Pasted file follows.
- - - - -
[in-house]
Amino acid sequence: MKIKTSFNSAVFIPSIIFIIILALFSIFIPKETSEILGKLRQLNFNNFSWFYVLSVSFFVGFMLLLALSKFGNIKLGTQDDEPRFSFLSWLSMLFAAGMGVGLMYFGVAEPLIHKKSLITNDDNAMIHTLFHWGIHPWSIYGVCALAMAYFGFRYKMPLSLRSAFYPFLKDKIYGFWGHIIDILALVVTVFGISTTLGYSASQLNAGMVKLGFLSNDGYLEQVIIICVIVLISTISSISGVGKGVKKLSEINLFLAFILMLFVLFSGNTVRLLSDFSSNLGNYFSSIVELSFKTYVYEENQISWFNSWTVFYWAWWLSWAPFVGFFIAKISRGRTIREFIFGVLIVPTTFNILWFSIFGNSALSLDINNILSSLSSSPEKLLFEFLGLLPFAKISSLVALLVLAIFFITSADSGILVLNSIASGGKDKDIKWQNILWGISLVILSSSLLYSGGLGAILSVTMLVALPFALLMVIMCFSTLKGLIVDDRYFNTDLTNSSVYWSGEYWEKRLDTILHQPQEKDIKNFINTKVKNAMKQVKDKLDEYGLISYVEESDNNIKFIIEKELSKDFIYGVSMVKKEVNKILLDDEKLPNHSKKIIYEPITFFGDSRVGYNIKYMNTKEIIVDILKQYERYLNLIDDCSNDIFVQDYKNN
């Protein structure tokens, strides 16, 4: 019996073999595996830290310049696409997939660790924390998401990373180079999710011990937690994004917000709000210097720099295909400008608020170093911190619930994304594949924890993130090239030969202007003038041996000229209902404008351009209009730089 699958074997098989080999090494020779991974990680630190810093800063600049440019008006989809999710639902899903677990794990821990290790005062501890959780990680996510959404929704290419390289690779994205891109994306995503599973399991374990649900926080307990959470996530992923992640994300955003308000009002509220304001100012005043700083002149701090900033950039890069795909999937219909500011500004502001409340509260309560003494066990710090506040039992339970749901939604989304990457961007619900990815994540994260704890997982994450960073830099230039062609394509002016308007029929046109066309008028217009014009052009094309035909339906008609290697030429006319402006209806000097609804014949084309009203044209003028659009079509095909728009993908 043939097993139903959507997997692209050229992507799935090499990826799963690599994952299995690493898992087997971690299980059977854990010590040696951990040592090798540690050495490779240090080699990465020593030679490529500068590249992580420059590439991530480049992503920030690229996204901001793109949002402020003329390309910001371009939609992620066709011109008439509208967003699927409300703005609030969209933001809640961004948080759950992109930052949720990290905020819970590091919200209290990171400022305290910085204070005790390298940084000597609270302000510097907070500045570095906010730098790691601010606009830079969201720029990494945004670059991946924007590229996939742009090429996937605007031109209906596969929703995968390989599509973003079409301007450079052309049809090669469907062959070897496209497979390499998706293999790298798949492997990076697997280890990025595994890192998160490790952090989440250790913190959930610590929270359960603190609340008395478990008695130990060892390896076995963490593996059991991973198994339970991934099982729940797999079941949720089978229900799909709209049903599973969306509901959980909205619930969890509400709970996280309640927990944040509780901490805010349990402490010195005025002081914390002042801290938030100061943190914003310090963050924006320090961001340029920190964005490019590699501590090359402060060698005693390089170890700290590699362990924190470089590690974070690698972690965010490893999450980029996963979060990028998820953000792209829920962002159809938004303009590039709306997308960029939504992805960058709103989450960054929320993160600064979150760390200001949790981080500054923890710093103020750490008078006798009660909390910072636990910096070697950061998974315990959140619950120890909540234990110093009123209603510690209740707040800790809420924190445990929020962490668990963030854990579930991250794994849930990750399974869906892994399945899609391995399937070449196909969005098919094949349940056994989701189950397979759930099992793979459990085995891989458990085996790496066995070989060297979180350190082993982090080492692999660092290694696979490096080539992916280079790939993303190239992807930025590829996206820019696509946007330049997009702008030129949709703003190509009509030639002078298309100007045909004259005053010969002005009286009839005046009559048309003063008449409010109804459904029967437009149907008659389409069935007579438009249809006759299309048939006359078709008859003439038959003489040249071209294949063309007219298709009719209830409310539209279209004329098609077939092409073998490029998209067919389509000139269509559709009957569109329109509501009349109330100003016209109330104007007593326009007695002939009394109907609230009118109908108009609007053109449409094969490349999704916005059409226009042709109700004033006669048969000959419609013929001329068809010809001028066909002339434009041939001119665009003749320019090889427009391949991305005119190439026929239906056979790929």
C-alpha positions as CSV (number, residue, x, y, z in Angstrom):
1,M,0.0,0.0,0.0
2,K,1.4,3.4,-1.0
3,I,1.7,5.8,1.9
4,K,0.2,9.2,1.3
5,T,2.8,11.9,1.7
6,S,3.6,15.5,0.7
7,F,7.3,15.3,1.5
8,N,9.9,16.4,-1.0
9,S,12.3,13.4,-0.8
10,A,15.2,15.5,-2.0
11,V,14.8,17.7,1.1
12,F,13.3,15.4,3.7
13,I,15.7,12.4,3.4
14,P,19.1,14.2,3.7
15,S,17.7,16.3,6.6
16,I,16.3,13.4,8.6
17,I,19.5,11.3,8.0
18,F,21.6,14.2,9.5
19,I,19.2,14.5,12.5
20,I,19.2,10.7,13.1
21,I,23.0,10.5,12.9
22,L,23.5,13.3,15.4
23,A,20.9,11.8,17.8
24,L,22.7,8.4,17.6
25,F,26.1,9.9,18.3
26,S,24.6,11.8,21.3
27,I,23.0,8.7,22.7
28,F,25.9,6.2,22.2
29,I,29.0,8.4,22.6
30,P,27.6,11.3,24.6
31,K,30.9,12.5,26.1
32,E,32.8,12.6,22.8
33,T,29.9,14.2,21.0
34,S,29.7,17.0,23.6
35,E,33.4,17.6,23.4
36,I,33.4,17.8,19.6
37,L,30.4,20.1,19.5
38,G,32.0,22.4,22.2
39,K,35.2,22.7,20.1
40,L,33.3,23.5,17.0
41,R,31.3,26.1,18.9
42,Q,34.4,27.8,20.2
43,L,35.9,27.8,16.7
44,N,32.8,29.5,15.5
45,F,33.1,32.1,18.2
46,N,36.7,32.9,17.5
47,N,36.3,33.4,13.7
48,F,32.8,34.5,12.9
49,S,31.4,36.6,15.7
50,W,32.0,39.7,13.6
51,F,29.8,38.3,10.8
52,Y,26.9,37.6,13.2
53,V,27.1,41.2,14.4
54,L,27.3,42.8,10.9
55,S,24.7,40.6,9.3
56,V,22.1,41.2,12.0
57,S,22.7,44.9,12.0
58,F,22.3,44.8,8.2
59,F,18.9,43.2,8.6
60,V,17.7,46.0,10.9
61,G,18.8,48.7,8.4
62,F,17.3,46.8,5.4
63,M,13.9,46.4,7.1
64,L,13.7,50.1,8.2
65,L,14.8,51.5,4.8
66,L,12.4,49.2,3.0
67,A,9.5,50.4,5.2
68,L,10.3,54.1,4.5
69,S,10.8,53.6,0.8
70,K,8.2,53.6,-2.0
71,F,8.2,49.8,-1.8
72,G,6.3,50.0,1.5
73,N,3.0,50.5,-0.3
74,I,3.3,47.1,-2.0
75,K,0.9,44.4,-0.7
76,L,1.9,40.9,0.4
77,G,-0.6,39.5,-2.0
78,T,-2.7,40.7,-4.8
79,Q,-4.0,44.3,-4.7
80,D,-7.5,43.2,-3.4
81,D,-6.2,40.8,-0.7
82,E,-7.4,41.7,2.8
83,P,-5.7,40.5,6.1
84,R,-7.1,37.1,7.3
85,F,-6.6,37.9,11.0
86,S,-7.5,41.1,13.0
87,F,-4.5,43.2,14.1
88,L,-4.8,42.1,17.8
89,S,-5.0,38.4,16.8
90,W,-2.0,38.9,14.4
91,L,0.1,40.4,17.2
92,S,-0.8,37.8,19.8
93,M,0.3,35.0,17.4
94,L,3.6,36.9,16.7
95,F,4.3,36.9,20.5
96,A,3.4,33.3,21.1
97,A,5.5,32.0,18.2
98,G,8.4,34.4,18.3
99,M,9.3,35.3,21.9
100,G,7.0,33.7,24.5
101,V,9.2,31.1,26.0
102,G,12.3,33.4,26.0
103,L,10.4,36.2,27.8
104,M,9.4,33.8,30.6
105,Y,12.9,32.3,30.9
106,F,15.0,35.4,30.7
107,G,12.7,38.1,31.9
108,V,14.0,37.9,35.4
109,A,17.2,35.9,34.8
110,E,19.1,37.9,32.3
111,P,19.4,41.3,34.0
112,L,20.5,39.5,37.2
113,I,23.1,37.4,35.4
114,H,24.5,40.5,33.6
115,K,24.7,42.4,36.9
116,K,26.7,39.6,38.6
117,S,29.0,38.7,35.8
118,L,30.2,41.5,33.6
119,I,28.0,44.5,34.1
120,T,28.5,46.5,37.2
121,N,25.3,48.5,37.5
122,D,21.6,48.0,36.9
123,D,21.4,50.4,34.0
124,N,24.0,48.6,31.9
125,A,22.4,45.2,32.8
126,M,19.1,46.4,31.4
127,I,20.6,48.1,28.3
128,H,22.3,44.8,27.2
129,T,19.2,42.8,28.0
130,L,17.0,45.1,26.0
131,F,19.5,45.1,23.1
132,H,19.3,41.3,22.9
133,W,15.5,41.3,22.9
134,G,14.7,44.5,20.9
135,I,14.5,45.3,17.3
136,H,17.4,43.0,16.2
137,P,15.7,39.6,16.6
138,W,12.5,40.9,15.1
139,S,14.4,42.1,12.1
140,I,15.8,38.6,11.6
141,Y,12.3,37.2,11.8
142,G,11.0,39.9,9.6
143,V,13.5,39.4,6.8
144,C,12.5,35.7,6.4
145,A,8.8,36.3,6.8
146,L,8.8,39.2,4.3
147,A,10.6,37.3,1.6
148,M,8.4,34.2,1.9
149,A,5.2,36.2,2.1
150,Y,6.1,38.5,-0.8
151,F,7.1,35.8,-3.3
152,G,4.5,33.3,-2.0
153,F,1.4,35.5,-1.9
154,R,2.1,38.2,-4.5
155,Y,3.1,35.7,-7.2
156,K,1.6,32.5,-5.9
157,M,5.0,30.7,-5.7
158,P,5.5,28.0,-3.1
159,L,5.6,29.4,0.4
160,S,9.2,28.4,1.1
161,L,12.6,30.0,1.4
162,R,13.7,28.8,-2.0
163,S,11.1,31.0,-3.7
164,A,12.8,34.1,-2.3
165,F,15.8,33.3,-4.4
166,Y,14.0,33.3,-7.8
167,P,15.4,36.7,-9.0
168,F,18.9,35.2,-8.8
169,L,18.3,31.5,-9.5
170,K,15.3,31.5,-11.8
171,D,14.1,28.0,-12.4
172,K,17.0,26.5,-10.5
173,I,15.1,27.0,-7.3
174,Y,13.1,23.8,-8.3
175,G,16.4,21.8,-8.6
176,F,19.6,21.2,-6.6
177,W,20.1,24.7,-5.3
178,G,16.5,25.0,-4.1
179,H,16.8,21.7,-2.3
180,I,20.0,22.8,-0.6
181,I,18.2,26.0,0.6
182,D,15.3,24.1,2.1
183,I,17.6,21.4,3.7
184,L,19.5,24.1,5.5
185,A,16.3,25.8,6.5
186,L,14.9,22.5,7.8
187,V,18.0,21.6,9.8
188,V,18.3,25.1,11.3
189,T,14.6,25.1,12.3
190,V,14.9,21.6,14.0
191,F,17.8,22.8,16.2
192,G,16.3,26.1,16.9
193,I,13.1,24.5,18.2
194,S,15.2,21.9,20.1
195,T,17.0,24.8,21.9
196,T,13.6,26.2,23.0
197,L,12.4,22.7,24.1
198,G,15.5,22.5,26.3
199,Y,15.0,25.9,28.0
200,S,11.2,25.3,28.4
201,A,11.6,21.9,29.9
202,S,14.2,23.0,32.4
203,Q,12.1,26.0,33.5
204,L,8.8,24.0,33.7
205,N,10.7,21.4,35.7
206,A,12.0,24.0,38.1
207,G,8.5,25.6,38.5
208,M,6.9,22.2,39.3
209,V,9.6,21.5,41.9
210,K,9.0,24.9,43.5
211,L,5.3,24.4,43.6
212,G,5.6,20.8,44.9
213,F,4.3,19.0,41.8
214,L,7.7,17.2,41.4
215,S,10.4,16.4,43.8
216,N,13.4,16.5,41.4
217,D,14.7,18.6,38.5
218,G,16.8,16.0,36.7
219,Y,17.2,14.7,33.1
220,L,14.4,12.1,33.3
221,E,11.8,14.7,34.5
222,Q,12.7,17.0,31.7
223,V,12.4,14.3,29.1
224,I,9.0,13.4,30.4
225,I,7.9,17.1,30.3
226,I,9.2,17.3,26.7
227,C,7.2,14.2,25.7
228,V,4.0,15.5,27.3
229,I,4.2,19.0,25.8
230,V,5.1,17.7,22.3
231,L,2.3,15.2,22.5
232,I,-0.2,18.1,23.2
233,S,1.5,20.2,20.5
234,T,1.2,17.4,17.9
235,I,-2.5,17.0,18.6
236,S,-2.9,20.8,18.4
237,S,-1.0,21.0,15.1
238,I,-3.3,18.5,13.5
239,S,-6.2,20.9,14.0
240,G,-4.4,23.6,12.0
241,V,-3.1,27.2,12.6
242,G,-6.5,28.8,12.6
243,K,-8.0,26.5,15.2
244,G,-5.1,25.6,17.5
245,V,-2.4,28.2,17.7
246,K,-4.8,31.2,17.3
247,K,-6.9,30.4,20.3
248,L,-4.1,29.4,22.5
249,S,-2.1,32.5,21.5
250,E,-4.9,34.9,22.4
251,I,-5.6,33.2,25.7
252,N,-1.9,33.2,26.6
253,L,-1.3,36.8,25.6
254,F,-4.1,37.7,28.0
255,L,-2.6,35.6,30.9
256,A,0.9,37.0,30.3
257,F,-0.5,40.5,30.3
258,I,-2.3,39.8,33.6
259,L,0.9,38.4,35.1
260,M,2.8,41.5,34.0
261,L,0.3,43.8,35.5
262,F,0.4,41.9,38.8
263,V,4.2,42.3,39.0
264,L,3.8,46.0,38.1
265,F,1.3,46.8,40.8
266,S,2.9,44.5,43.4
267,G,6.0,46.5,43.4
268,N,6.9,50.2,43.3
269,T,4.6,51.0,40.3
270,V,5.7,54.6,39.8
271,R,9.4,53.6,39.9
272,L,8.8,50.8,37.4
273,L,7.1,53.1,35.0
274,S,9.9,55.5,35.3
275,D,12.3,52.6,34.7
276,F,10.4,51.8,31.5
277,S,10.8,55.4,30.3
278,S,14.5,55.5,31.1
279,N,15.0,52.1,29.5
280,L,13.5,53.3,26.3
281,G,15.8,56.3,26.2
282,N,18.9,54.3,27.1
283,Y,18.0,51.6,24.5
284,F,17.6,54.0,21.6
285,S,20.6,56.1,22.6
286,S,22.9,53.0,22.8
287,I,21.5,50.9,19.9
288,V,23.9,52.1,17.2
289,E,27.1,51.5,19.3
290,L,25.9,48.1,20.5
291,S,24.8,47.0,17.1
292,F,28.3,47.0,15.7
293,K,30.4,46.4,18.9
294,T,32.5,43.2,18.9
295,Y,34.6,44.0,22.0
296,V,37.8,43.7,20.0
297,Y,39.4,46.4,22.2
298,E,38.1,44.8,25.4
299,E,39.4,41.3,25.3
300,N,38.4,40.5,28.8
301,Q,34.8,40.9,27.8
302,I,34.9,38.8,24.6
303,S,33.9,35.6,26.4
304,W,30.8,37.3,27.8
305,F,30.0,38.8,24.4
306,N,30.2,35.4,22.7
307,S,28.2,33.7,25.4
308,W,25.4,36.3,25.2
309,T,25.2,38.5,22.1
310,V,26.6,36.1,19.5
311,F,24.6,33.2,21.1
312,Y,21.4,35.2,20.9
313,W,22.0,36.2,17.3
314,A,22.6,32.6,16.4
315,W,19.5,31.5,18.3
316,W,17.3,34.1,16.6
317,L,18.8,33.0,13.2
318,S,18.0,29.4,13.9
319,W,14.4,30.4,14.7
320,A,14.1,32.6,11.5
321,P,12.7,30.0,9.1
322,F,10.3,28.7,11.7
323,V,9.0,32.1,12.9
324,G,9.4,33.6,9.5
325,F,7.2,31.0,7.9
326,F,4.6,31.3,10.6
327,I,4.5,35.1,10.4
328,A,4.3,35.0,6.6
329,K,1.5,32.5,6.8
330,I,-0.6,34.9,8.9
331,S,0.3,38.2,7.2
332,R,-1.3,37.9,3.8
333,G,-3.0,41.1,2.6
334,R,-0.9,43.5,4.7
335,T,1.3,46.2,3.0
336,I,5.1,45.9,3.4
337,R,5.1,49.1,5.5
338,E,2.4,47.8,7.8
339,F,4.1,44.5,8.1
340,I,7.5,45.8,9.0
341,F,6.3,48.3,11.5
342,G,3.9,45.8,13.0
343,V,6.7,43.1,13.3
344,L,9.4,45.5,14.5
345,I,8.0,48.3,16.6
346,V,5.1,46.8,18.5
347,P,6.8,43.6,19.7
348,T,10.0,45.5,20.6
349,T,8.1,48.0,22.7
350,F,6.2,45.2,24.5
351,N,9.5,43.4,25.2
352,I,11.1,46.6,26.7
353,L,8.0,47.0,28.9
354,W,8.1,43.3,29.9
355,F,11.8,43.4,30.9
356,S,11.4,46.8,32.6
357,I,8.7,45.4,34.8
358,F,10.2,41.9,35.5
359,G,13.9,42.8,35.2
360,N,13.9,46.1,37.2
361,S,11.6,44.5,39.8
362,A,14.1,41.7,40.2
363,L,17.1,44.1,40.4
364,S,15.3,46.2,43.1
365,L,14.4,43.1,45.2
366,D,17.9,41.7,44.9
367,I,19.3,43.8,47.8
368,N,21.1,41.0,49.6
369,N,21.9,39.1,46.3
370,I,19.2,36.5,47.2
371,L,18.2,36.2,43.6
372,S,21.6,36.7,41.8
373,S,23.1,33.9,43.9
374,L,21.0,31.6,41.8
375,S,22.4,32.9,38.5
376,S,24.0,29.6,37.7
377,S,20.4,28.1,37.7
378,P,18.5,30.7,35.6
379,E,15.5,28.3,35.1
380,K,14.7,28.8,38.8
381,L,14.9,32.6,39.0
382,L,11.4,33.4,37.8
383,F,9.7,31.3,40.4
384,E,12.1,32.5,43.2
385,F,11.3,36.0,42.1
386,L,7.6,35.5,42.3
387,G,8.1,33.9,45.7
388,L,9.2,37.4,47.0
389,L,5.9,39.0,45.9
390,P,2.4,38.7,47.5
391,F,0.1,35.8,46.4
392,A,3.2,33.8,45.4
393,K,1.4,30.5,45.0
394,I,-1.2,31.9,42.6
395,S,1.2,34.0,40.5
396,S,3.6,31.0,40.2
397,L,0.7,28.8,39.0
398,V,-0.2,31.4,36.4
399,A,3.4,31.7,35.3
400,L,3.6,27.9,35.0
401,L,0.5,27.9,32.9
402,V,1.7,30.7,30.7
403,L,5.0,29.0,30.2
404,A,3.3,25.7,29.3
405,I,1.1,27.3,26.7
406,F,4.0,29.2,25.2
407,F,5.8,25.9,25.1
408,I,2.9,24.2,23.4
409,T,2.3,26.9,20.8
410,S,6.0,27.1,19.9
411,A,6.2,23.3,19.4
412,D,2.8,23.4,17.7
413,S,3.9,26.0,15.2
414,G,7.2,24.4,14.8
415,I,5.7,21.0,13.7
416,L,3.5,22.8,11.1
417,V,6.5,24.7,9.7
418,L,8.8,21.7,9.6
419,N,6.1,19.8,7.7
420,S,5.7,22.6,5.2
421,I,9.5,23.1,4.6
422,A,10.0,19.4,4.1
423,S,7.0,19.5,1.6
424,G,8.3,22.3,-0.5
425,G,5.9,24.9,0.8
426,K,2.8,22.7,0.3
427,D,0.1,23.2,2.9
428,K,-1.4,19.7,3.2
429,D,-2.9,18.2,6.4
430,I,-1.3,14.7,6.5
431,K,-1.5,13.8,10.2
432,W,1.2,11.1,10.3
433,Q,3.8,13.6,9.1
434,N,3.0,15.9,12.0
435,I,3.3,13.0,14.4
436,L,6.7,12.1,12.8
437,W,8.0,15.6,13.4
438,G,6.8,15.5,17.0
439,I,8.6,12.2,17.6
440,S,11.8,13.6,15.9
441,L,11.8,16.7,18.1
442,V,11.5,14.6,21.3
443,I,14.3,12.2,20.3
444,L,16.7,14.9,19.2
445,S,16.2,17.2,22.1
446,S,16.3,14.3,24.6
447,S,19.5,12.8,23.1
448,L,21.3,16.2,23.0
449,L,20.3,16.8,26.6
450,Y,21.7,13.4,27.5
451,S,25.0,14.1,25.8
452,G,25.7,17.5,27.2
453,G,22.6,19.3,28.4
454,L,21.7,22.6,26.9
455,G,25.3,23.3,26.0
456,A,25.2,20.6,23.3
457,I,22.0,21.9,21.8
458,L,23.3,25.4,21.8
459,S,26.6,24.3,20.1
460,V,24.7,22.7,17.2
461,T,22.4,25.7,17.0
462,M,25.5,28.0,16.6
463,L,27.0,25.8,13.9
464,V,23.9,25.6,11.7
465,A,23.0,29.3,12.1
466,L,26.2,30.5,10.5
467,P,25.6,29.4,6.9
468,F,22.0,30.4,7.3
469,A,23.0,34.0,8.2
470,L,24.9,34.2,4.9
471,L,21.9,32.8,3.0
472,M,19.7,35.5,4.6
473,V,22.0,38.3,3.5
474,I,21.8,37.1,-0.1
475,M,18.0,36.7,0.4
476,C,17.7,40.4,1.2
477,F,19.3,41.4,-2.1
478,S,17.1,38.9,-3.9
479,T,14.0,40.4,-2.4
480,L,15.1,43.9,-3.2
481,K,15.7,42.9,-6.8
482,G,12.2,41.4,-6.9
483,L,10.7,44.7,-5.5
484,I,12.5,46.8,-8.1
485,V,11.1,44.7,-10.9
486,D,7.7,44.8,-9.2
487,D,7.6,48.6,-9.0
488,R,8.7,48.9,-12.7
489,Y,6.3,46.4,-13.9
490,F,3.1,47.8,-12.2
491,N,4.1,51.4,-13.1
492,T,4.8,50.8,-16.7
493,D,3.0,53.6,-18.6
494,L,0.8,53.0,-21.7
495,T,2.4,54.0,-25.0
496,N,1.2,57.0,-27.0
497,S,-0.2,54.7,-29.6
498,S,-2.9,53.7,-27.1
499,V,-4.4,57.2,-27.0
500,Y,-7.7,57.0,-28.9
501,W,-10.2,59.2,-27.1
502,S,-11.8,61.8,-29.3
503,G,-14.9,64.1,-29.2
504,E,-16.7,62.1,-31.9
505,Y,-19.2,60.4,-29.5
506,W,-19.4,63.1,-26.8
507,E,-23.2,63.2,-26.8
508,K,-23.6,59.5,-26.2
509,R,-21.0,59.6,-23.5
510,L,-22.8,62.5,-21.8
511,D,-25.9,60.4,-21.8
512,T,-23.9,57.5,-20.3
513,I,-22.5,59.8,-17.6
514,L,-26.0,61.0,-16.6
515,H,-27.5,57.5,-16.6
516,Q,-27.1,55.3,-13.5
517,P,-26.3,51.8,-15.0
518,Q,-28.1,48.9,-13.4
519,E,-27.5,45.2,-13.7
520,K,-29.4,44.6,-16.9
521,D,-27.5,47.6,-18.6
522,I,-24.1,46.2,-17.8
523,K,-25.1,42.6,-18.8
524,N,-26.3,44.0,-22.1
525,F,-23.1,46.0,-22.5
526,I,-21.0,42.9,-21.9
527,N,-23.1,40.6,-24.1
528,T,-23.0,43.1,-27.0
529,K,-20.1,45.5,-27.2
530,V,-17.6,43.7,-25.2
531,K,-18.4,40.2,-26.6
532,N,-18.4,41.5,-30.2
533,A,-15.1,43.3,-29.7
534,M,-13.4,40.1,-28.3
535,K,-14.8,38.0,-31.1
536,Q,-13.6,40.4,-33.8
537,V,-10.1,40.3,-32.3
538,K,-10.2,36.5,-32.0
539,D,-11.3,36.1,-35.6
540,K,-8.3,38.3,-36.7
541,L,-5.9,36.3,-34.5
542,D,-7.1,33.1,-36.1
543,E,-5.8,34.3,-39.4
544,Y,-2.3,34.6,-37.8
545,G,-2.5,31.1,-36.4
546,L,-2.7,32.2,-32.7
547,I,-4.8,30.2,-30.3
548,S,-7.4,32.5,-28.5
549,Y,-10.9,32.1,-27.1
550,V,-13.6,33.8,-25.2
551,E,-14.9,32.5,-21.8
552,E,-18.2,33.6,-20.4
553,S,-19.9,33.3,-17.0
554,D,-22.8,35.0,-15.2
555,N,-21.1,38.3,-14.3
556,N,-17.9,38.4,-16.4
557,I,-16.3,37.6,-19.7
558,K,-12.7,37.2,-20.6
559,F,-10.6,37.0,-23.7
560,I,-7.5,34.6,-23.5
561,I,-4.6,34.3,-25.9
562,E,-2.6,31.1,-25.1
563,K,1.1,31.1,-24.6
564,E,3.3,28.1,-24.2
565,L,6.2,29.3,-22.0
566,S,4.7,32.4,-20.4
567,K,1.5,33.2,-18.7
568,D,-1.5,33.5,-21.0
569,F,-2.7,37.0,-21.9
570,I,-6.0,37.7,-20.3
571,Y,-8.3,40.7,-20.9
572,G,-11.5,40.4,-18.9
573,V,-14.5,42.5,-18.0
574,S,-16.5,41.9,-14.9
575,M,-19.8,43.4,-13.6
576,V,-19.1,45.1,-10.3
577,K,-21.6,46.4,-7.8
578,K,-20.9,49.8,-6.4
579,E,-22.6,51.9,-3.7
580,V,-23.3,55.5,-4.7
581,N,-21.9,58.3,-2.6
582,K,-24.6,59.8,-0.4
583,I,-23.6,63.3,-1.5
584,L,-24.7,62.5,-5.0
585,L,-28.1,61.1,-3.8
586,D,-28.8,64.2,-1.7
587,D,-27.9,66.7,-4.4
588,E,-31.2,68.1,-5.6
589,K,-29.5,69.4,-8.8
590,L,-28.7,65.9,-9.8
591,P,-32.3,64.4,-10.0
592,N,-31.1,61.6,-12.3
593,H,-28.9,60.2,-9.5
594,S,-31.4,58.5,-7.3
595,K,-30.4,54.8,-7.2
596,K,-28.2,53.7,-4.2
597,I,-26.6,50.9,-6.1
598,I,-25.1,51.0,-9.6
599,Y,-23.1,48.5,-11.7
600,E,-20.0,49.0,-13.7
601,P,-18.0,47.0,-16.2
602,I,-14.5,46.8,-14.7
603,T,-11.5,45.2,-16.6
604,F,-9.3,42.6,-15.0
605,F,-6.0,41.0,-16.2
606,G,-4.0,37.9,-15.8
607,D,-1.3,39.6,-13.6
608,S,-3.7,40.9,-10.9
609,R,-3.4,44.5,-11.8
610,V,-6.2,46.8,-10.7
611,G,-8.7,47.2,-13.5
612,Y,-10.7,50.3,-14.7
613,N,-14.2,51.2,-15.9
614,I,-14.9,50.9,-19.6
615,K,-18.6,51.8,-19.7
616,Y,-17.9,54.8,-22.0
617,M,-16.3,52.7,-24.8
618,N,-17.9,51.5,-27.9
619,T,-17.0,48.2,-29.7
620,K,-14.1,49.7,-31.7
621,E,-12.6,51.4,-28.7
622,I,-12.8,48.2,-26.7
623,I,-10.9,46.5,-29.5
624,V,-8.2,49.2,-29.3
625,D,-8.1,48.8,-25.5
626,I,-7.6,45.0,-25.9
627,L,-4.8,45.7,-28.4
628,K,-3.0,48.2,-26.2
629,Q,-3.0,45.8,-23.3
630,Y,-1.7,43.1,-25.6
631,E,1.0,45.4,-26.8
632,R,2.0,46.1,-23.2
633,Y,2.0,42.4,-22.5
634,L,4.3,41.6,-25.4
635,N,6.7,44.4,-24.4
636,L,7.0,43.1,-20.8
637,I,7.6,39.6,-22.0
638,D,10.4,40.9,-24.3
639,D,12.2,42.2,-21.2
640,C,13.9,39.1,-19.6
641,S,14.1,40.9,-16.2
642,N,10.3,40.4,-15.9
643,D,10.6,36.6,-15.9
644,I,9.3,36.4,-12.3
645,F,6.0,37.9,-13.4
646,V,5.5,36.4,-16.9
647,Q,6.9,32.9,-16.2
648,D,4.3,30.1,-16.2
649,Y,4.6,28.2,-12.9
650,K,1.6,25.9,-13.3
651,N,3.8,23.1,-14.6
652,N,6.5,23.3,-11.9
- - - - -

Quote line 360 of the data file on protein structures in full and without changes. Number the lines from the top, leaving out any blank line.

356,S,11.4,46.8,32.6